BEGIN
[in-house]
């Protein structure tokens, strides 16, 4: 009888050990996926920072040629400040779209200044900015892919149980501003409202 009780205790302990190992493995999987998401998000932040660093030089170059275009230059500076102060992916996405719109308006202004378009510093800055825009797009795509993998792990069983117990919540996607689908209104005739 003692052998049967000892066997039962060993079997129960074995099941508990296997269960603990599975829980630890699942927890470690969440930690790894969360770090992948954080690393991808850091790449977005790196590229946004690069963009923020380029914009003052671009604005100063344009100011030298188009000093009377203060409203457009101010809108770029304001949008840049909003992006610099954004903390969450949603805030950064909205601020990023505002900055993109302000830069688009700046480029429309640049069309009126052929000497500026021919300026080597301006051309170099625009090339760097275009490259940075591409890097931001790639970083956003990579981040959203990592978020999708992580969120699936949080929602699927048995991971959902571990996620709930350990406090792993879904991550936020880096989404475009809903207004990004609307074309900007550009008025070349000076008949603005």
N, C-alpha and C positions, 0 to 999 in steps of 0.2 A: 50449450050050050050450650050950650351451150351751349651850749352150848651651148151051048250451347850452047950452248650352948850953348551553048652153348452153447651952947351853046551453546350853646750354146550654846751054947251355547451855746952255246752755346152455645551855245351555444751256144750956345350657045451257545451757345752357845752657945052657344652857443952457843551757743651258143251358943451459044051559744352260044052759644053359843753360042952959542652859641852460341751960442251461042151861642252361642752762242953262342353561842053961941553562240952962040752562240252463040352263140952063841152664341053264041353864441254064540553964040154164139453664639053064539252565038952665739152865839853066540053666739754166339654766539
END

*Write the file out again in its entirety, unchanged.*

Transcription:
[in-house]
């Protein structure tokens, strides 16, 4: 009888050990996926920072040629400040779209200044900015892919149980501003409202 009780205790302990190992493995999987998401998000932040660093030089170059275009230059500076102060992916996405719109308006202004378009510093800055825009797009795509993998792990069983117990919540996607689908209104005739 003692052998049967000892066997039962060993079997129960074995099941508990296997269960603990599975829980630890699942927890470690969440930690790894969360770090992948954080690393991808850091790449977005790196590229946004690069963009923020380029914009003052671009604005100063344009100011030298188009000093009377203060409203457009101010809108770029304001949008840049909003992006610099954004903390969450949603805030950064909205601020990023505002900055993109302000830069688009700046480029429309640049069309009126052929000497500026021919300026080597301006051309170099625009090339760097275009490259940075591409890097931001790639970083956003990579981040959203990592978020999708992580969120699936949080929602699927048995991971959902571990996620709930350990406090792993879904991550936020880096989404475009809903207004990004609307074309900007550009008025070349000076008949603005």
N, C-alpha and C positions, 0 to 999 in steps of 0.2 A: 50449450050050050050450650050950650351451150351751349651850749352150848651651148151051048250451347850452047950452248650352948850953348551553048652153348452153447651952947351853046551453546350853646750354146550654846751054947251355547451855746952255246752755346152455645551855245351555444751256144750956345350657045451257545451757345752357845752657945052657344652857443952457843551757743651258143251358943451459044051559744352260044052759644053359843753360042952959542652859641852460341751960442251461042151861642252361642752762242953262342353561842053961941553562240952962040752562240252463040352263140952063841152664341053264041353864441254064540553964040154164139453664639053064539252565038952665739152865839853066540053666739754166339654766539